Here are the promises and policies of the Coalition, Labor, the Greens, One Nation and more.
Labor's plan for an Evaluator General could be a big change to the way we evaluate and test government policy. We just have to get the details right.
What are the key policy issues on which the 2019 federal election will be fought?
Bigger surpluses, lower debt and tax cuts baked in the Coalition's worst nightmare come true.
The Uber driver walkout raises questions about how workers can fight for better pay and benefits in the age of the gig economy – a topic frequently on the minds of Conversation scholars.
No gaffes, no real surprises – the third leaders' debate was a fairly predictable affair, save for the testy conclusion
Drivers for Uber, one of the most successful companies in the gig economy are set to strike by turning their apps off for one day this week as their company prepares for its IPO.
At this election there is a stark choice between the two major parties on industrial relations: the "small target" approach of the Coalition and the ALP's more ambitious and detailed plan.
A shorten Labor government will consider mandating food reformulation targets and health star ratings. These are important moves in the fight against obesity and obesity-related conditions.
Razzmatazz aside, the opposition leader - standing in front of Labor's slogan "A Fair Go For Australia" - brought together the “case for change” in a carefully-honed, strongly delivered address.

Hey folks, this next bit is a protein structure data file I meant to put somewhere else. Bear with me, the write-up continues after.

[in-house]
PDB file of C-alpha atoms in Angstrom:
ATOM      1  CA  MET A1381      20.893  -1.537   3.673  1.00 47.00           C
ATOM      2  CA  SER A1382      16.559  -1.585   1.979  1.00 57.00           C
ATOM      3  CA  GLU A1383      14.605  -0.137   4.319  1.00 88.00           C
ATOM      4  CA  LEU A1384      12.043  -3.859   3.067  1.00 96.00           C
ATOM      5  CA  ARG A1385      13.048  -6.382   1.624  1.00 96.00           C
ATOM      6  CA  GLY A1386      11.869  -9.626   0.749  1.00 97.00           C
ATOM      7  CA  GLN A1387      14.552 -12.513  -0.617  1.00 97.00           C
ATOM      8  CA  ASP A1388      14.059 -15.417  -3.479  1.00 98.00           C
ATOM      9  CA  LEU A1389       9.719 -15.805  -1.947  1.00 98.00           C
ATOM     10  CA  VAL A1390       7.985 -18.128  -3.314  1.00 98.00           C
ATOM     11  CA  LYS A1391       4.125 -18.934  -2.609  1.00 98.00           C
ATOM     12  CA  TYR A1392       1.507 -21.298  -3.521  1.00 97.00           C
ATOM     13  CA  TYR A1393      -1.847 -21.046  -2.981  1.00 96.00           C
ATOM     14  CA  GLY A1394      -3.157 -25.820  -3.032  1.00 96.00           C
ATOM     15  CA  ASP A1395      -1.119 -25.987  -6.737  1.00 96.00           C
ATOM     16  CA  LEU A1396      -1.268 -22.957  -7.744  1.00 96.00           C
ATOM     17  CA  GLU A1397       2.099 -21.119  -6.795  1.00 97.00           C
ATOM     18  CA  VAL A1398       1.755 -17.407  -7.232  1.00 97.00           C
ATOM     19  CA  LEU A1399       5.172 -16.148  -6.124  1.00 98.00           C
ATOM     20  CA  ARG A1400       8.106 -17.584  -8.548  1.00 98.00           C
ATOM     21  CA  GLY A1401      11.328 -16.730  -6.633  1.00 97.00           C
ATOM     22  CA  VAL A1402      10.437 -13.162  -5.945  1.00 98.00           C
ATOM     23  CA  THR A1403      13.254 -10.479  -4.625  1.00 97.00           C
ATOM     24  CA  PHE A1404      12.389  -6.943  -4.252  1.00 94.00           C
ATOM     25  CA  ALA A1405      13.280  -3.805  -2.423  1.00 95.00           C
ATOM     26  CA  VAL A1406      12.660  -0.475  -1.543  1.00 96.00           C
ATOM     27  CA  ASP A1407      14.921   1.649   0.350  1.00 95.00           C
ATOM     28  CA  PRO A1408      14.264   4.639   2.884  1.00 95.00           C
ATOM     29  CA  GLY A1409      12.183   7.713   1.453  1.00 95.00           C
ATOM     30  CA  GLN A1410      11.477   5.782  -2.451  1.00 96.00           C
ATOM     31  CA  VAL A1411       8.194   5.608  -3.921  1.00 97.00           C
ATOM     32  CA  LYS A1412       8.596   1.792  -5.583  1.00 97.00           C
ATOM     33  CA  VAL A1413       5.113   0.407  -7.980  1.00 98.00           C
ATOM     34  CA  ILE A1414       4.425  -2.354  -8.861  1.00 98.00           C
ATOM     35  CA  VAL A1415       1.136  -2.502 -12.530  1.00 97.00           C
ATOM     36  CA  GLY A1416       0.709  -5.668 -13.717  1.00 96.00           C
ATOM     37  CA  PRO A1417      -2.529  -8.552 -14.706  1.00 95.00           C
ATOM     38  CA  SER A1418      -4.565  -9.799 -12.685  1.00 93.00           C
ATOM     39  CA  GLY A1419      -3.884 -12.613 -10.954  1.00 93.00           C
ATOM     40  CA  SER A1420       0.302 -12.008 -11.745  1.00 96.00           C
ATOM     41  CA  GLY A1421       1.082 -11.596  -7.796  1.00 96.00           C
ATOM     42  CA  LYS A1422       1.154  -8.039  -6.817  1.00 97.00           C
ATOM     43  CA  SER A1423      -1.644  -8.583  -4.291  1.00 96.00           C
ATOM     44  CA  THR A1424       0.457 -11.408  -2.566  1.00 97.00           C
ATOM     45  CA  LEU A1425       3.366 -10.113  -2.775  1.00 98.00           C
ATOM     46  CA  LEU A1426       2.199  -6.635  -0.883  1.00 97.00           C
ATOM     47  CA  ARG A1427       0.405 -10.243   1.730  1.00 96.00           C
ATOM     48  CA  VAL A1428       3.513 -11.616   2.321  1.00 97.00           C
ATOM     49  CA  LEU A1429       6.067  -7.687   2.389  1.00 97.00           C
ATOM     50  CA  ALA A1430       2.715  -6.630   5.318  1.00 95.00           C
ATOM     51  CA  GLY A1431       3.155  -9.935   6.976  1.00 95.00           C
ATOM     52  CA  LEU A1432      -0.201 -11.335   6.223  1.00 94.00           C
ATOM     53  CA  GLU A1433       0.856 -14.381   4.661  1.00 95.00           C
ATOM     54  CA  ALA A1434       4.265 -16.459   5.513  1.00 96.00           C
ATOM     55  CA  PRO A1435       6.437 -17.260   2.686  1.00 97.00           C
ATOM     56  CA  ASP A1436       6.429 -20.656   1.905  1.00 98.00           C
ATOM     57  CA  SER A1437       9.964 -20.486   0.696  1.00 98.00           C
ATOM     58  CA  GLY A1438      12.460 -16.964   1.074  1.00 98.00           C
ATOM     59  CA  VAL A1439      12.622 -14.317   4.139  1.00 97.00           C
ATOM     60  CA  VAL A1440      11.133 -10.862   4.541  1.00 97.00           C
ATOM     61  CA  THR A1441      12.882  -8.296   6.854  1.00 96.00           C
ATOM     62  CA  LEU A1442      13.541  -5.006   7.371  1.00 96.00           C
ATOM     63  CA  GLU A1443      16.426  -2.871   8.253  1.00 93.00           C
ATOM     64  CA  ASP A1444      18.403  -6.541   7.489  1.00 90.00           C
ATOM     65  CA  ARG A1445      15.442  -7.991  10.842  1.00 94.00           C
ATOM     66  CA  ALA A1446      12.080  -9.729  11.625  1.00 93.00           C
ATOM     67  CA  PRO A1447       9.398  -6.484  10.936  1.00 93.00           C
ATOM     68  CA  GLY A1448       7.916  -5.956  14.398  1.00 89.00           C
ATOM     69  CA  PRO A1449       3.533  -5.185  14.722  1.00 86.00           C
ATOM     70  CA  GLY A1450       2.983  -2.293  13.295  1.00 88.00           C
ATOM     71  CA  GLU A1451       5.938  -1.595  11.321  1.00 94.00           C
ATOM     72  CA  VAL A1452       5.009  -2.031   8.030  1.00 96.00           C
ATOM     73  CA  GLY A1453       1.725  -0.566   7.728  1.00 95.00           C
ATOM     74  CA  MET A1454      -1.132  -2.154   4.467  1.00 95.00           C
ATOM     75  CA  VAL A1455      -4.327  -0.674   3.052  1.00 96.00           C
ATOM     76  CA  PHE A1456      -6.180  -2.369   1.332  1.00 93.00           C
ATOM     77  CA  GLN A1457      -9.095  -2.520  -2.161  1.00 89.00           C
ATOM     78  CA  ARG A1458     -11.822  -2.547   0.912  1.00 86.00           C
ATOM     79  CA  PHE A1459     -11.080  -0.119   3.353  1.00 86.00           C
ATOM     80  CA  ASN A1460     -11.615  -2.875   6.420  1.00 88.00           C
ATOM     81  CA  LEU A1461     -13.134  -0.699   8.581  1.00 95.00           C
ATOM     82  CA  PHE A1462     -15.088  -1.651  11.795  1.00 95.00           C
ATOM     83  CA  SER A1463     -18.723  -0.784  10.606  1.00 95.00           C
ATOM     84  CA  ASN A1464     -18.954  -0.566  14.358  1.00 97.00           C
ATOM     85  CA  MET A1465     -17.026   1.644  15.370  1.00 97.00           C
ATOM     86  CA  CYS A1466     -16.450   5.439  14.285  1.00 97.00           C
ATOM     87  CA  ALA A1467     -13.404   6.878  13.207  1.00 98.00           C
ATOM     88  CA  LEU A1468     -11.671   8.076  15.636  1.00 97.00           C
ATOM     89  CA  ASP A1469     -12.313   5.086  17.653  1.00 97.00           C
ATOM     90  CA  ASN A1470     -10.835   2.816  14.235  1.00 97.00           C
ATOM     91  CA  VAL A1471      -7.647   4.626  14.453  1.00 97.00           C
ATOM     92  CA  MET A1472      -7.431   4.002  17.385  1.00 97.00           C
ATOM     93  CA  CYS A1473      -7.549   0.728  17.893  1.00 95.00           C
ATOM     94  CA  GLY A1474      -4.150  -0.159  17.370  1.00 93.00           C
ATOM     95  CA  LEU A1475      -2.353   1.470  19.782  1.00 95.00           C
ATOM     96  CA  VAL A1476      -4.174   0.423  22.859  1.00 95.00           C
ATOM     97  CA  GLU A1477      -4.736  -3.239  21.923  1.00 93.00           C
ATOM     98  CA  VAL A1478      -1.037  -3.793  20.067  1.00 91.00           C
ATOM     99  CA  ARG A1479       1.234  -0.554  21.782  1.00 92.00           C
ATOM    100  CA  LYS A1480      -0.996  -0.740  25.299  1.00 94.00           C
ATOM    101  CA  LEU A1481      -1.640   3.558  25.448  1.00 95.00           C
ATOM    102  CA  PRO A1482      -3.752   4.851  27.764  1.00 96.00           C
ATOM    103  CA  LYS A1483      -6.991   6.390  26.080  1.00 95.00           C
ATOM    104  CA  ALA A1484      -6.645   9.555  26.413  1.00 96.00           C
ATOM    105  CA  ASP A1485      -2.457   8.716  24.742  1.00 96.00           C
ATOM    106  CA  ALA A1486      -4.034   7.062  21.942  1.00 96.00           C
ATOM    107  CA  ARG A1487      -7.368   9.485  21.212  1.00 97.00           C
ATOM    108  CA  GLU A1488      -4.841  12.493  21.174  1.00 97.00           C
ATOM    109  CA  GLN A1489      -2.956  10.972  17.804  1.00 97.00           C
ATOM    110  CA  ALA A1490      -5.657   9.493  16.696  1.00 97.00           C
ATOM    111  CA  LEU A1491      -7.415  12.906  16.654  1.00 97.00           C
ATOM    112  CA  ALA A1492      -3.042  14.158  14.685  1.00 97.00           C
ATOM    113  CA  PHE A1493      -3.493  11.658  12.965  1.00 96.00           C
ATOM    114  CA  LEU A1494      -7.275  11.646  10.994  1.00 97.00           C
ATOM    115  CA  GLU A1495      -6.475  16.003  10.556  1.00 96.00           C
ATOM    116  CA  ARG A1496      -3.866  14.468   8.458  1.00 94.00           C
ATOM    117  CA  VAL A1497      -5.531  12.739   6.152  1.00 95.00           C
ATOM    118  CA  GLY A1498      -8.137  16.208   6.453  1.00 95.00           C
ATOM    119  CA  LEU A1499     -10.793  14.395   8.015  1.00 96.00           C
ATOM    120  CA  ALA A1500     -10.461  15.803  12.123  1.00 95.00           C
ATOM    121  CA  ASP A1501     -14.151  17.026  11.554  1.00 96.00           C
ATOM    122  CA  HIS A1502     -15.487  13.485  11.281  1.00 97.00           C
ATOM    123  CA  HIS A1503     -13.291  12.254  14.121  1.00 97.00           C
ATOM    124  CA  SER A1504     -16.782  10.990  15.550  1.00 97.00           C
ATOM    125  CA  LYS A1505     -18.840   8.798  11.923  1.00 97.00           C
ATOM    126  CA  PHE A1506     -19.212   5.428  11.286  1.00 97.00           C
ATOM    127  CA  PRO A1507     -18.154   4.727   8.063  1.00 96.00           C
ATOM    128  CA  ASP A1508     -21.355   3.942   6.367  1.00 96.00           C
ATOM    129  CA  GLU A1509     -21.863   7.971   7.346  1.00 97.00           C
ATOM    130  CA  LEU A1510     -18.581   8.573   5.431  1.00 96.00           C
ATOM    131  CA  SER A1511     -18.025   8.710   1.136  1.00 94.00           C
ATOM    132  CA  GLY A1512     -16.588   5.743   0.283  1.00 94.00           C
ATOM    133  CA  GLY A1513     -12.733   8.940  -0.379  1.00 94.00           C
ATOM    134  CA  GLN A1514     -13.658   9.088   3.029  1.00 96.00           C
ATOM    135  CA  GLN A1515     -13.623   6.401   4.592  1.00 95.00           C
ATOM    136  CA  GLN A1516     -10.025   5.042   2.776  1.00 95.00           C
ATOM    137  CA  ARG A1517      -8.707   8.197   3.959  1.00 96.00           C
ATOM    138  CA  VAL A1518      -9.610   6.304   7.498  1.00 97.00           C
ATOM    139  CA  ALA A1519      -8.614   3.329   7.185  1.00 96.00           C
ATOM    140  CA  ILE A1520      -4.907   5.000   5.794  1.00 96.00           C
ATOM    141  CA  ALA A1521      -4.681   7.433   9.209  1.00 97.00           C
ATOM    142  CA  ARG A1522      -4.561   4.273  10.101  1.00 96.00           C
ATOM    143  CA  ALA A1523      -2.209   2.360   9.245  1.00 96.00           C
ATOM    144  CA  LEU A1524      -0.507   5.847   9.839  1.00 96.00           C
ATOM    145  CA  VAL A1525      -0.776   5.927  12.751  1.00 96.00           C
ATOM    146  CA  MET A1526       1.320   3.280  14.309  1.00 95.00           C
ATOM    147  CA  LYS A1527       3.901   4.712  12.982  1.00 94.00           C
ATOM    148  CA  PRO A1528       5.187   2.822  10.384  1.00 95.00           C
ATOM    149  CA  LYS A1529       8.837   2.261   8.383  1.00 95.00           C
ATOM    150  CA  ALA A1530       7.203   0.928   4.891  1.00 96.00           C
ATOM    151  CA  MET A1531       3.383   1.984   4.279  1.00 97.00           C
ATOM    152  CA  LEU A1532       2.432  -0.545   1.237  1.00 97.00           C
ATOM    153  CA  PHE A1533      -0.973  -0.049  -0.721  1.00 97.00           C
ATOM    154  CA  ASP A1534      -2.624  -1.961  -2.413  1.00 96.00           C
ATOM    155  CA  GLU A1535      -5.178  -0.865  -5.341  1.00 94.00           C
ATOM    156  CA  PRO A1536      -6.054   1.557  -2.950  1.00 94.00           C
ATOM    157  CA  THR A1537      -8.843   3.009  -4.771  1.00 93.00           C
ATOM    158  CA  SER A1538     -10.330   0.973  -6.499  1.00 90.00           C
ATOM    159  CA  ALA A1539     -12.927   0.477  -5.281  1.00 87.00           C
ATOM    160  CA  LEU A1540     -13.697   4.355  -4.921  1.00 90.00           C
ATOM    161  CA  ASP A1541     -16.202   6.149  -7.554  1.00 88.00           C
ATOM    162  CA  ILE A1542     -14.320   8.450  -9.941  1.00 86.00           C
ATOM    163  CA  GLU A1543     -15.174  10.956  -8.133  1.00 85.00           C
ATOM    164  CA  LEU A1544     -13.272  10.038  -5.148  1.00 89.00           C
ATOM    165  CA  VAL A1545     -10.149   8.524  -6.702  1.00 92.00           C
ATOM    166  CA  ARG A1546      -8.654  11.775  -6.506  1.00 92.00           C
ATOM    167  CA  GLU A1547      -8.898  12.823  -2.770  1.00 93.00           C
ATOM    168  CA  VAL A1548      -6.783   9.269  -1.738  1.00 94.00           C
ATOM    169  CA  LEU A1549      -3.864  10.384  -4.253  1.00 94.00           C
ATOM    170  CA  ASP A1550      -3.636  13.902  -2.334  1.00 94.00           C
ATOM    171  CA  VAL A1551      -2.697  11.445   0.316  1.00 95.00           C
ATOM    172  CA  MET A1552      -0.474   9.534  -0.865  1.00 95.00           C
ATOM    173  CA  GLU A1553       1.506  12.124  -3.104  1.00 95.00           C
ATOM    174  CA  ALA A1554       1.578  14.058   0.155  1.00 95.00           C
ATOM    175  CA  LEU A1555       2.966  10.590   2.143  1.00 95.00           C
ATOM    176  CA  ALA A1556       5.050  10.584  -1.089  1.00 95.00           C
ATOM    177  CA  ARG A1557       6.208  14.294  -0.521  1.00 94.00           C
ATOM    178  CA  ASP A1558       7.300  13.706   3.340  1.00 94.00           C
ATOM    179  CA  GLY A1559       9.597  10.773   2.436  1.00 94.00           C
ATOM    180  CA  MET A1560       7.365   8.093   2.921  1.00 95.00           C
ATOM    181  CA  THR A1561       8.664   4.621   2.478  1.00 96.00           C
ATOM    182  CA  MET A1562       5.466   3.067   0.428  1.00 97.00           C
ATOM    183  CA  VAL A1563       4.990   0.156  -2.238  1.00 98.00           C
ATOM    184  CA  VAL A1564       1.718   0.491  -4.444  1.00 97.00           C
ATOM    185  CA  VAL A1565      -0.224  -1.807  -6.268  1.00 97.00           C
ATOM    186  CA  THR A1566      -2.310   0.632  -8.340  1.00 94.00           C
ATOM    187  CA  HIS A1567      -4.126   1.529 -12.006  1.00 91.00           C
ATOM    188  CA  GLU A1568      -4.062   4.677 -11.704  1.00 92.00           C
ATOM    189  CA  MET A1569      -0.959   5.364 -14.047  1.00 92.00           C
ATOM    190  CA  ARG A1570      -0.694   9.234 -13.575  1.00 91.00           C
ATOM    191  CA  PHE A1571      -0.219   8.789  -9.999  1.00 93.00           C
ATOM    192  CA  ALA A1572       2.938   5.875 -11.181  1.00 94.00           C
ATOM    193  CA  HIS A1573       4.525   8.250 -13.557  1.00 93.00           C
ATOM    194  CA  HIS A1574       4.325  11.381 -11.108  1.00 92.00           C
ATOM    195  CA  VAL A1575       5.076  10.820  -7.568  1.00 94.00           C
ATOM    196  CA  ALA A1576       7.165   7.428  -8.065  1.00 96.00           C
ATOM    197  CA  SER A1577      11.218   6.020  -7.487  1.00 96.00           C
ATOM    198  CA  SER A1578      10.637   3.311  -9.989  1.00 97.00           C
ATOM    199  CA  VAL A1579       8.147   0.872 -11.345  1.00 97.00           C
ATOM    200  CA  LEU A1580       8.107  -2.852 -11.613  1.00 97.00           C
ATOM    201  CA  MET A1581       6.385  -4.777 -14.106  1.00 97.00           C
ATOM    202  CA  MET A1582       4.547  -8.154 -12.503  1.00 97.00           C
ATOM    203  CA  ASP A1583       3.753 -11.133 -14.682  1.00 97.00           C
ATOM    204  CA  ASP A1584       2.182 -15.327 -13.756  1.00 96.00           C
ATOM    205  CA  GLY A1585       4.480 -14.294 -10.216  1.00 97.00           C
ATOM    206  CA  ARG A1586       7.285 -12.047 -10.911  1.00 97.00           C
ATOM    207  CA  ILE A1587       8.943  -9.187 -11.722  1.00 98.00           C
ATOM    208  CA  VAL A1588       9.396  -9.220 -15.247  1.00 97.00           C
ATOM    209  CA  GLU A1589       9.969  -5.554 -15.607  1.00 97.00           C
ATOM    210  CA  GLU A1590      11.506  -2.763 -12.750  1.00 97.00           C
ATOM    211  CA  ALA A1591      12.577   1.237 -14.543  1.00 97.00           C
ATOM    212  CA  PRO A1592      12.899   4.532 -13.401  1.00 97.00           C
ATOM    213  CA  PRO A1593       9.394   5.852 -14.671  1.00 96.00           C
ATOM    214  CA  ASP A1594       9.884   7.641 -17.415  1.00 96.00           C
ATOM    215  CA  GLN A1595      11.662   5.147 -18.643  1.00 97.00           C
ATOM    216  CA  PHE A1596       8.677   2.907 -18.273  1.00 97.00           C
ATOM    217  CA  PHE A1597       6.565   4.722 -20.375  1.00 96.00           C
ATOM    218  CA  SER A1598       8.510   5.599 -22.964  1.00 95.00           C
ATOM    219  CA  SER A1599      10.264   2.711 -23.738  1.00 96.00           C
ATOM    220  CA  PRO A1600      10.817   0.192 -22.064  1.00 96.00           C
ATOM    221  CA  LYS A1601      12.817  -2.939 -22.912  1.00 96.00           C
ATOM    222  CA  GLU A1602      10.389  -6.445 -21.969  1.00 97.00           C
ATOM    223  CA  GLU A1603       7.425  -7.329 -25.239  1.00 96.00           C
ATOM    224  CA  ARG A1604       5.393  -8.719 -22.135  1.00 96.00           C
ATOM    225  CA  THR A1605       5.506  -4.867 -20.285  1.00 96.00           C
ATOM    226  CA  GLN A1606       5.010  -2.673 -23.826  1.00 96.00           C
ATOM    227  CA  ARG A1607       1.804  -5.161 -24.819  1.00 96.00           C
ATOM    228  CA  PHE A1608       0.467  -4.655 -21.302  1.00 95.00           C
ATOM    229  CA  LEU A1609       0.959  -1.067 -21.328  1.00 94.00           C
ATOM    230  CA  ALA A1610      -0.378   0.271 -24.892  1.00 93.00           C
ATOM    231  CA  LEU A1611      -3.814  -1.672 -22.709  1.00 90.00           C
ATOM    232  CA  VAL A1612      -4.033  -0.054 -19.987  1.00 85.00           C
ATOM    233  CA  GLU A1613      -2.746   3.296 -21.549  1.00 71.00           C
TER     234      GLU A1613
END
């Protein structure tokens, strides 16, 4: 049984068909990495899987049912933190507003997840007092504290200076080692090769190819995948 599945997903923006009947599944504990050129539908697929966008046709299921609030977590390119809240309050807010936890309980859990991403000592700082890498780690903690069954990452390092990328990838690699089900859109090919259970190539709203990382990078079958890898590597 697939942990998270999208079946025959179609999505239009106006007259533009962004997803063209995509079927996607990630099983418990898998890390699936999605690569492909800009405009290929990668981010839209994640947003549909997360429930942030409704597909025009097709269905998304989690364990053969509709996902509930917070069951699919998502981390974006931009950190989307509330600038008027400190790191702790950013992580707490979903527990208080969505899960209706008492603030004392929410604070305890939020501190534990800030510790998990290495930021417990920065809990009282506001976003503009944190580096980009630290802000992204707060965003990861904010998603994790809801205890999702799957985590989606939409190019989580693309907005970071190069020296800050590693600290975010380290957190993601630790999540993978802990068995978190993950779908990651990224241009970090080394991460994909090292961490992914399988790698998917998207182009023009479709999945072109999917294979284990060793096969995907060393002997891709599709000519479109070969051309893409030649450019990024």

In the second debate of the campaign, Scott Morrison and Bill Shorten answered questions from voters in a people's forum on everything from franking credits to, yes, post offices.
Research shows that Australians are increasingly tuning out of leaders' debates – just 21% reported watching a debate in 2016, down from 71% in 1993.
The major parties are focusing on social media like never before to get their messaging out – and finding more creative ways to do it.
Labor Leader Arthur Calwell tried to leverage public opposition to conscription to gain support during the 1966 election, calling it a "sinister word" for Australians. The tactic failed.
All the polls suggested the Keating government would be finished at the 1993 election – until Opposition Leader John Hewson launched a 650-page policy document called "Fightback!".
In 1960, Harold Holt, the then-treasurer, urged the government to abolish import restrictions, resulting in a minor recession. This nearly swung the election in the ALP's favour.
Only twice have Australian electors chosen to vote out a sitting prime minister. Both times, industrial relations was the key. What can we learn from that?
Bill Shorten's announcement of a funding boost for child care is central to Labor's campaign on cost of living.
So far immigration has not had a prominent place in the campaign, but Scott Morrison will try to change that on Sunday.
There have historically been few key points of difference on foreign policy during elections. Despite daunting challenges on the global stage, this year's election campaign looks to be much the same.